Michigan has promised money to Flint homeowners that have lead levels higher than federal standards.

The federal drinking water guidelines for lead are 15 parts per billion, and during the height of the Flint Water Crisis, many homes were way above that.

With all of the pipe replacement and improvements that have happened since the crisis was made public, a majority of the homes test below the federal level. There are still homes in the city though that have outdated plumbing and fixtures that only increase the problems.

Those homes are the target of the this new initiative put forward by the MDEQ, Genesee County Habitat for Humanity, and United Way of Genesee County.

If you would like to see if your home is eligible for the $7,500 you will have to take some initiative. The first step is going to Flint City Hall to get a free water testing kit. If your test shows elevated lead levels, then the city will do another test. If they get the same results, then a licensed plumber will be brought in to replace the plumbing in the home.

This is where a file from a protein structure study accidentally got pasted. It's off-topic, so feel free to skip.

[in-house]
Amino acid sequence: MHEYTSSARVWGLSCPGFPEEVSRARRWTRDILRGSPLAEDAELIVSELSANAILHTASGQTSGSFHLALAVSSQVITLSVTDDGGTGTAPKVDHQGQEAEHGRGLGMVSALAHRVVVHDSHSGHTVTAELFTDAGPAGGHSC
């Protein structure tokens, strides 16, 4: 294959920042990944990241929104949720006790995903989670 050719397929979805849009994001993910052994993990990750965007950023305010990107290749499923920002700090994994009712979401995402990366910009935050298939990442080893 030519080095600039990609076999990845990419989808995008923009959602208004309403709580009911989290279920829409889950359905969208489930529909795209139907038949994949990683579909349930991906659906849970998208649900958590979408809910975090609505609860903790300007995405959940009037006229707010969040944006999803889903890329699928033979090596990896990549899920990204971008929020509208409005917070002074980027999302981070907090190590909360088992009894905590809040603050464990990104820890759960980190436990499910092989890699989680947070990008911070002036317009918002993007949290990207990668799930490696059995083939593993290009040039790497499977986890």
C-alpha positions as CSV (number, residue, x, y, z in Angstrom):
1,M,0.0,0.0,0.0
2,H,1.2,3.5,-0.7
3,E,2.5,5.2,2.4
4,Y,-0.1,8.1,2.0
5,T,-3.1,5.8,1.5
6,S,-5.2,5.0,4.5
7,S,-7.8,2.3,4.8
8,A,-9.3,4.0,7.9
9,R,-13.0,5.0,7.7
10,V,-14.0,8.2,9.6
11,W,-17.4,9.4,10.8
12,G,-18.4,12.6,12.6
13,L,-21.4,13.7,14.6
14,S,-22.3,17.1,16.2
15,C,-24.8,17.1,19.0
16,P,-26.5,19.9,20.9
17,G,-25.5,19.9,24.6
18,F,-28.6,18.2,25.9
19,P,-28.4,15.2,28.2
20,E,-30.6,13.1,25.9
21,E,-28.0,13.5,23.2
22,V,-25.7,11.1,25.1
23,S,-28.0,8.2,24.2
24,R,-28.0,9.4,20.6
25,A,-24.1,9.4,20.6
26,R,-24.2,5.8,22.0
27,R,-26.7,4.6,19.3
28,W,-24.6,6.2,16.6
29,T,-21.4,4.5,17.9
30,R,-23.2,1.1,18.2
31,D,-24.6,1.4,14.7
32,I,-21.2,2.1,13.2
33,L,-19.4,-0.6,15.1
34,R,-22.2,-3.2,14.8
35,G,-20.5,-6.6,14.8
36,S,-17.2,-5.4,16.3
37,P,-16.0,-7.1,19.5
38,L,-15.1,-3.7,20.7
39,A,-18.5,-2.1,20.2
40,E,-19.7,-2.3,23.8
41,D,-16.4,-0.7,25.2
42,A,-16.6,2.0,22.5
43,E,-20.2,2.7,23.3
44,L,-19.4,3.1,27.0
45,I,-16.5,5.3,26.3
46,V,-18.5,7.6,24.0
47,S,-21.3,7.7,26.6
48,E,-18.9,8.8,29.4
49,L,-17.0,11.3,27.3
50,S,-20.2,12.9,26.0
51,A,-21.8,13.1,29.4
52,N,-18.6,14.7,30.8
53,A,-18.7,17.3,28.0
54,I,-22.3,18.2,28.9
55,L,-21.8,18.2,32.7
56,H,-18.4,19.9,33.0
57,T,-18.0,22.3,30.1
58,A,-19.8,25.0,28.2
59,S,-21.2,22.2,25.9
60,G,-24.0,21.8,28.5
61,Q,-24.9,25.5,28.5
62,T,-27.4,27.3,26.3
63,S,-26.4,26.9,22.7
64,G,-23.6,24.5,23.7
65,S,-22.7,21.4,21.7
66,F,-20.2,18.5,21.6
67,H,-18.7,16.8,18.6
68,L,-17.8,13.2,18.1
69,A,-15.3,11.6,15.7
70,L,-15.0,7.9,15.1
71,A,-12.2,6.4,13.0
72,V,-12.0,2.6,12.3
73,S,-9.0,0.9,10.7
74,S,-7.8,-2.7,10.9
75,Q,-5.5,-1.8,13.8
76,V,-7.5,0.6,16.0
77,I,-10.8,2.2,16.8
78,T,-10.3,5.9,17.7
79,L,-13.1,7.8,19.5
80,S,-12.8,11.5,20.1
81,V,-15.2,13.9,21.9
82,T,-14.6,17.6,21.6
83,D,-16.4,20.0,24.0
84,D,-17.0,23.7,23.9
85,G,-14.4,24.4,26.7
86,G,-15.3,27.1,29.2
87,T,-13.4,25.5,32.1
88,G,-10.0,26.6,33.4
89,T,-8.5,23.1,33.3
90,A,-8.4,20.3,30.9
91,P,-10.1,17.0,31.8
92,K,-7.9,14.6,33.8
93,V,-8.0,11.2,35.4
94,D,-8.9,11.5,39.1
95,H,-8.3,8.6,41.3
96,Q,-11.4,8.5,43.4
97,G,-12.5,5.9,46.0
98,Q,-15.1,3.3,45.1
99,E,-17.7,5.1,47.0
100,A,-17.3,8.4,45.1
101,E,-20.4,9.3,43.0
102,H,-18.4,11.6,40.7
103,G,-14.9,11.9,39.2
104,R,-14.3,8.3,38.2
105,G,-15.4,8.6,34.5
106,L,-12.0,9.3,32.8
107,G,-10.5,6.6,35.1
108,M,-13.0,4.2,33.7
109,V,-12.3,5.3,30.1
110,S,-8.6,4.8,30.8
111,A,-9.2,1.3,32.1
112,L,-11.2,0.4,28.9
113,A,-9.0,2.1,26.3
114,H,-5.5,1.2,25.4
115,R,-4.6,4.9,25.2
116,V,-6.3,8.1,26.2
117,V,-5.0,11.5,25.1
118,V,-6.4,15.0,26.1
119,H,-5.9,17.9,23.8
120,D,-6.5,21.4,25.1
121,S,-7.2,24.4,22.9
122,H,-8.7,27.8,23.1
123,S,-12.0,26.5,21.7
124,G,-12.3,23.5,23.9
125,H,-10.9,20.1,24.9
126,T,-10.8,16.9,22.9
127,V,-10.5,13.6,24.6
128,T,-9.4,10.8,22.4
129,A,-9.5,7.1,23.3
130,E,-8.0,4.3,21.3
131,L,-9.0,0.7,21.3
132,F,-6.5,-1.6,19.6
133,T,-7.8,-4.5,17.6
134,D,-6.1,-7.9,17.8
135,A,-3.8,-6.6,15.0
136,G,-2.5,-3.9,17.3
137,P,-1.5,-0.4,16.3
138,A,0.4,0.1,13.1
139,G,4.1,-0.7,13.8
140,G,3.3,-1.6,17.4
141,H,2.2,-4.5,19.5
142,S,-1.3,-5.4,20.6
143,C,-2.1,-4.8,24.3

This seems like a lengthy process to fix a problem that the MDEQ is partially responsible for causing, but at least it's happening.

A lingering problem with the Flint Water Crisis is trust. Flint residents do not trust officials when it comes to the water quality, and who can blame them?

After the initial lies, then the band-aid of bottled water (which was eventually taken away) and now the questions of where the Flint Water Crisis money has gone?!

I don't think trust will be restored any time soon, and I don't know that making people jump through so many hoops is helping much either.